It is clear from the preceding that the unit must take into account the study and analysis of the above factors when making a re-positioning decision by determining the unit's financial position and studying its strategic plans.

Seventh: The concept and definition of competitive advantage

The pivotal event that enshrined the concept of competitive advantage in the field of strategic management was Porter's book on competitive advantage (1985). In particular, Porter (1985) states that, in general, there are only two basic types of competitive advantages to possess, i.e., cost leadership and differentiation (Sigalas & Economou, 2013), and competitiveness is the main tool for developing the ability of the economic unit to coexist in an environment with competitive advantages. Globalization, the GATT agreement, and the openness of the World Trade Organization to the international trade liberalization market characterize the competitive environment. Therefore, competition is a bet that each economic unit must win in all ways acceptable to the rules of the competition game (Lahul, 2008).

Eighth: Dimensions of achieving competitive advantage

There are a set of dimensions that are considered as entry points and priorities for the competitiveness of the economic unit, and these dimensions are:


Economic units can support their competitiveness by achieving a unique competitive advantage that sets them apart from other competitors by offering environmentally friendly products. (Khalil, 2018)


The ability of the economic unit to provide a variety of products at the right time and the ability of the economic unit to develop existing products and improve its operations to provide new products that meet the needs and desires of customers (Al-Najjar, 2016).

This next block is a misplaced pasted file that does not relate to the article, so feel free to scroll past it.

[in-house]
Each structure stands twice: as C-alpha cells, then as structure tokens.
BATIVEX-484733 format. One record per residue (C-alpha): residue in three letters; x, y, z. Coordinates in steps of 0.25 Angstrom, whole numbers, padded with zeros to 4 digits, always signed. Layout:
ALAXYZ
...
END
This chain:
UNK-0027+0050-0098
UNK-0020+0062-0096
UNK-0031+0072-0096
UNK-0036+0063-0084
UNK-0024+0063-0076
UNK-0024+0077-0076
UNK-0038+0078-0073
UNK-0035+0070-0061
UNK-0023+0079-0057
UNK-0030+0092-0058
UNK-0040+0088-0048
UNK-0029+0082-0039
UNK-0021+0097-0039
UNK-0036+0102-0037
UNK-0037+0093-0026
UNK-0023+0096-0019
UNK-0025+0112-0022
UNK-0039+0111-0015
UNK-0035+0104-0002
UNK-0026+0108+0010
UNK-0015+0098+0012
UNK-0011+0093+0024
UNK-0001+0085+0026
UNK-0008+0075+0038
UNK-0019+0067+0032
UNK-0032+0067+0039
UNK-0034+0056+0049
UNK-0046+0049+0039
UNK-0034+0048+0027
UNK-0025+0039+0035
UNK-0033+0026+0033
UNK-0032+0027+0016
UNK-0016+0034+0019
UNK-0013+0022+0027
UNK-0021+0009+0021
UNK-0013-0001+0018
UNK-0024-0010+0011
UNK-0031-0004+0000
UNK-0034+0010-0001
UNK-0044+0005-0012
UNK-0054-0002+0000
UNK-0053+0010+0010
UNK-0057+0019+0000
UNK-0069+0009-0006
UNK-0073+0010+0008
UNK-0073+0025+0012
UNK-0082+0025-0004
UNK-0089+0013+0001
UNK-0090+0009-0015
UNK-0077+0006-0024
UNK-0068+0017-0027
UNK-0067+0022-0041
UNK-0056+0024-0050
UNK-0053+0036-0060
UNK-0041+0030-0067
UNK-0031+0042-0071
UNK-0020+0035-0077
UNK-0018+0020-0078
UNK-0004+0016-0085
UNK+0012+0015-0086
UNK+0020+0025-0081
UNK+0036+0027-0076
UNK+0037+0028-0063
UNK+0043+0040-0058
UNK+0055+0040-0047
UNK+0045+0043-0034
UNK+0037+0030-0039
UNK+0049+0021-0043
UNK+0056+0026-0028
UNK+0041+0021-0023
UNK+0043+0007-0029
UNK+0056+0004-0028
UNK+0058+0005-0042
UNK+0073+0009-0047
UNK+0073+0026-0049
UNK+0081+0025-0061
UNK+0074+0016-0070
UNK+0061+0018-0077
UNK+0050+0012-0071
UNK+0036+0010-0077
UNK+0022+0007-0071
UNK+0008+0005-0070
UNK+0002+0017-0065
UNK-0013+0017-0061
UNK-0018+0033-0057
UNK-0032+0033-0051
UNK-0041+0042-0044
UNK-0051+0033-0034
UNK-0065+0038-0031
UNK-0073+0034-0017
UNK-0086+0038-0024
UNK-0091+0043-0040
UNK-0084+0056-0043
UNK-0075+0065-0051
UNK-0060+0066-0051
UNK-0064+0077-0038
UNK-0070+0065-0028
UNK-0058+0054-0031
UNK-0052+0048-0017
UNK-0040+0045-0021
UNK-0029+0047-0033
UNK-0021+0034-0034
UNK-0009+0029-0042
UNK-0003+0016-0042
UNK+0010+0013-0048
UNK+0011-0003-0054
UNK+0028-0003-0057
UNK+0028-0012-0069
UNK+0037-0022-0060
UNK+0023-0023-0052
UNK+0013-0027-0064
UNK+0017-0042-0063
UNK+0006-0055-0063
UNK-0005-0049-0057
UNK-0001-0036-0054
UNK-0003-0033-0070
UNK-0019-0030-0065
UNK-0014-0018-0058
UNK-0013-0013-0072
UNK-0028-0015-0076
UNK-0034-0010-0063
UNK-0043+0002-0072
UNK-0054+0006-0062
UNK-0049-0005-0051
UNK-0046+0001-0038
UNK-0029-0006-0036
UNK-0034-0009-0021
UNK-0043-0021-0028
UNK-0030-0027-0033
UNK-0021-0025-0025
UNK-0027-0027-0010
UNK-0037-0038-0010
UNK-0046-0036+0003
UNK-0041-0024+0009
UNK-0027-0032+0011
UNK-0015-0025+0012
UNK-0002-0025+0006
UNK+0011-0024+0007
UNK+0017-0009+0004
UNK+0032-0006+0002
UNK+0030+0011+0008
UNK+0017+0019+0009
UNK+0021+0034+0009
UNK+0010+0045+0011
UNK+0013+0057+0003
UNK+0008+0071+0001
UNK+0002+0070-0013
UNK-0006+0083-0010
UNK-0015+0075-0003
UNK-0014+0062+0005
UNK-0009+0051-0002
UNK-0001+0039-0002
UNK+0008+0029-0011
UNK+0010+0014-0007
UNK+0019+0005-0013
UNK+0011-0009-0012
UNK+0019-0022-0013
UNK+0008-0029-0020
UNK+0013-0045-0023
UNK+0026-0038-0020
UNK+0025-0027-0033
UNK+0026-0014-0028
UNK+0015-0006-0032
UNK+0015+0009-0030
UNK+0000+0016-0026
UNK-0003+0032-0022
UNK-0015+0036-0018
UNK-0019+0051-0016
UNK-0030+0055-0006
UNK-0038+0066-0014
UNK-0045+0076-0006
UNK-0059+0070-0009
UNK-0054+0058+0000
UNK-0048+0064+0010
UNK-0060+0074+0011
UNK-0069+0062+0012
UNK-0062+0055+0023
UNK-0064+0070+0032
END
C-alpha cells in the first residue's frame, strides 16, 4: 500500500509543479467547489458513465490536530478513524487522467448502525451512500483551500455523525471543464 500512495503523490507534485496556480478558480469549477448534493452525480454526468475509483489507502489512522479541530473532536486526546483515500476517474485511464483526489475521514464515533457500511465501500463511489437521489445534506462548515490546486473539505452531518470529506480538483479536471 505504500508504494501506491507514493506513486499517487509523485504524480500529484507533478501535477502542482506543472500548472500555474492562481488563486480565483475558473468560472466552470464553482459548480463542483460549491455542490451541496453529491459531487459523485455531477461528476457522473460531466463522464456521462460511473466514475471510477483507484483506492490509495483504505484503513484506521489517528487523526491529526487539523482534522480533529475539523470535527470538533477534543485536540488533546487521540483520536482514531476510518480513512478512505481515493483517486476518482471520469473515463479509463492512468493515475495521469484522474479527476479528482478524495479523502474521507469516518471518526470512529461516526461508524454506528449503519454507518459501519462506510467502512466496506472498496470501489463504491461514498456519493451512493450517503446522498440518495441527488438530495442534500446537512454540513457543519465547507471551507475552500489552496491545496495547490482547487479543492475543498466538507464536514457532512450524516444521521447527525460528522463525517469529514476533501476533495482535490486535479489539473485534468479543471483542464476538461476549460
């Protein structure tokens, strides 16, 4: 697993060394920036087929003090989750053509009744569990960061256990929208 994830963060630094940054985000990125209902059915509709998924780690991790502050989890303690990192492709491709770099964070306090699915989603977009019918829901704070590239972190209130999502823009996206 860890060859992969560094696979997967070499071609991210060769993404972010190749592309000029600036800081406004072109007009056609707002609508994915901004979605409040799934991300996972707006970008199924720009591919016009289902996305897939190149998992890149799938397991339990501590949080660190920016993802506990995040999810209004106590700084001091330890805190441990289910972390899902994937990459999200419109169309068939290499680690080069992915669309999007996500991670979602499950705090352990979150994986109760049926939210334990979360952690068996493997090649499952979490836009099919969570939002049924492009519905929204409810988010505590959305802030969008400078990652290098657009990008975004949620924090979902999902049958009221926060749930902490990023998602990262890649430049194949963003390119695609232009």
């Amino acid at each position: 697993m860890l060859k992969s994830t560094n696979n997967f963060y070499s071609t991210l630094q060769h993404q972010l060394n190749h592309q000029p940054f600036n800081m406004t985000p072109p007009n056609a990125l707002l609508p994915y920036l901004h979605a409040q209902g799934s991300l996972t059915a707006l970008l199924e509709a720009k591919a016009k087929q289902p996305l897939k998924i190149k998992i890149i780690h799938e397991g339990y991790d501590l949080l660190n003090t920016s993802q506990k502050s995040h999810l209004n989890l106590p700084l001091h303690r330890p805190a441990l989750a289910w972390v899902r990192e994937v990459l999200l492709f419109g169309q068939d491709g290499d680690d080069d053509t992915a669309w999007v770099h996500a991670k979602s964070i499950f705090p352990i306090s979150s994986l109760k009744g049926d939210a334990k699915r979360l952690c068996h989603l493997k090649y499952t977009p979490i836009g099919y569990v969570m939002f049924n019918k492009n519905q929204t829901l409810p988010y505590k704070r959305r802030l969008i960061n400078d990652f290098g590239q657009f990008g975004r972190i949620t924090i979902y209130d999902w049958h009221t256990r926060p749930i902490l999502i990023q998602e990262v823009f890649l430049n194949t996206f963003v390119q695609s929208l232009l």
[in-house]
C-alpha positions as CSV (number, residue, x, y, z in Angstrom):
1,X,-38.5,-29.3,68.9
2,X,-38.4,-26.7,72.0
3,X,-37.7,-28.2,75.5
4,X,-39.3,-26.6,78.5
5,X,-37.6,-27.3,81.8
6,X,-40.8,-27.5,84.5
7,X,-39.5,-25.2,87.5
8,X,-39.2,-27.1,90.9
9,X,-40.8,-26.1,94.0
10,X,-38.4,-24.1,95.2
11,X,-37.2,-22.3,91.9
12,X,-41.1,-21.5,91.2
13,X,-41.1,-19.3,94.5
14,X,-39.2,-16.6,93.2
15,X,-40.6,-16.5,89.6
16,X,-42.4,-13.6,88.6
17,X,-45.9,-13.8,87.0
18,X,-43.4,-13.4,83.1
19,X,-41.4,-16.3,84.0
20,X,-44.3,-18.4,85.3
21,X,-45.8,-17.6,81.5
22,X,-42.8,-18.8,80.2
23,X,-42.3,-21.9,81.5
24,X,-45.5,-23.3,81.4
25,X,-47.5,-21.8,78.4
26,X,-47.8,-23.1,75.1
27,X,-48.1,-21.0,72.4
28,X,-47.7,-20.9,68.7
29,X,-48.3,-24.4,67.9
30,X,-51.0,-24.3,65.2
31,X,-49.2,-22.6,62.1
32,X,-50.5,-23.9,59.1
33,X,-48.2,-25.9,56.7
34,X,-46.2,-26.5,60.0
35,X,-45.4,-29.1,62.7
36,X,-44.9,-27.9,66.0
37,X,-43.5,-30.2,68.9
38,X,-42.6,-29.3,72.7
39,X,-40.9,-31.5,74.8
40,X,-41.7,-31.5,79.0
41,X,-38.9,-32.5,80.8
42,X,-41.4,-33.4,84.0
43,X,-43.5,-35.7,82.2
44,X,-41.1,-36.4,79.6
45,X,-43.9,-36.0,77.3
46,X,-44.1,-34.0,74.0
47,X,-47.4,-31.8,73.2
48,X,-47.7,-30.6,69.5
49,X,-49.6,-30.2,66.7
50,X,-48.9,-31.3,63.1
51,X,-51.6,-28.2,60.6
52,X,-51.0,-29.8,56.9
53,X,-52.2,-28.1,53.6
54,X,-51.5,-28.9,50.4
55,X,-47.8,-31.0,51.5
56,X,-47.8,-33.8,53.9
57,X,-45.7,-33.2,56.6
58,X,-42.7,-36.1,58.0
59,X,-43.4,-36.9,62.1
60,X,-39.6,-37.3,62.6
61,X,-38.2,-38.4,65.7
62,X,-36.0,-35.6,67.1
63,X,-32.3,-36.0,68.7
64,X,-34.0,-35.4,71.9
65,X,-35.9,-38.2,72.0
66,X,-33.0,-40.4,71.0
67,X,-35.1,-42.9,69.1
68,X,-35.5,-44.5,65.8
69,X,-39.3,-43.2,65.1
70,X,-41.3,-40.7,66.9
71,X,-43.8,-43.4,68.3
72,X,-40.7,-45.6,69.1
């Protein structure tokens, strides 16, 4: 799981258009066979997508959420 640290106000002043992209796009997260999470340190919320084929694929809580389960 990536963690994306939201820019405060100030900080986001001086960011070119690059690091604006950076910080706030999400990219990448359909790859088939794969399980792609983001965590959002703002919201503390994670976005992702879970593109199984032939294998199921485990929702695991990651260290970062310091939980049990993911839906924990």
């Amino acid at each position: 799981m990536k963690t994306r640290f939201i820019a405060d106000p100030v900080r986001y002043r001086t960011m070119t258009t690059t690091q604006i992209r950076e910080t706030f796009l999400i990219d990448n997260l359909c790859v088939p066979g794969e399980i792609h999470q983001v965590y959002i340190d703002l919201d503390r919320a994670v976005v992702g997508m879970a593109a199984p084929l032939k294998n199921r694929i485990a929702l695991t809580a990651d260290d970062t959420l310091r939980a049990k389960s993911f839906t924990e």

Producing ideas, decisions, and behaviors that are unusual but not unusual (Urbancova, 2013).


The ability to provide products and services at the lowest cost and free from defects to ensure that the organization achieves distinction in light of the existing competition in the market and to represent the general features and characteristics of the product and service. (Gupta et al., 2014).


It is one of the important variables in achieving competitive advantage, by reducing the cost of production by achieving the desires of a wide segment of customers by reducing the total cost with the need to achieve the strategic goal of cost reduction. (Alsawalhah & Almarshad, 2019).


The creation of a unique product or service to provide higher value to customers, and usually works to highlight the unique features of the product or service and provide additional value to customers so that the customer is willing to pay a higher value for the product or service (Al-Najjar, 2016).

Economic units seek to provide products or services that are unique and distinct from other economic units, which gives an advantage in different products or services that win the loyalty of their customers. Thus achieving demand that is characterized by growth that leads to profitability.

Ninth: Competitive advantage quality criteria

An economic unit itself cannot become a market leader without gaining a competitive advantage. In many cases, it finds its competitors outperform it, so it must have appropriate sources to judge the quality of its competitive advantage in order to make it stand out and continue to develop. The quality and extent of competitive advantage are determined by three conditions (Germoni, 2015).

Firstly. Source of competitive advantage

This advantage is arranged in two levels: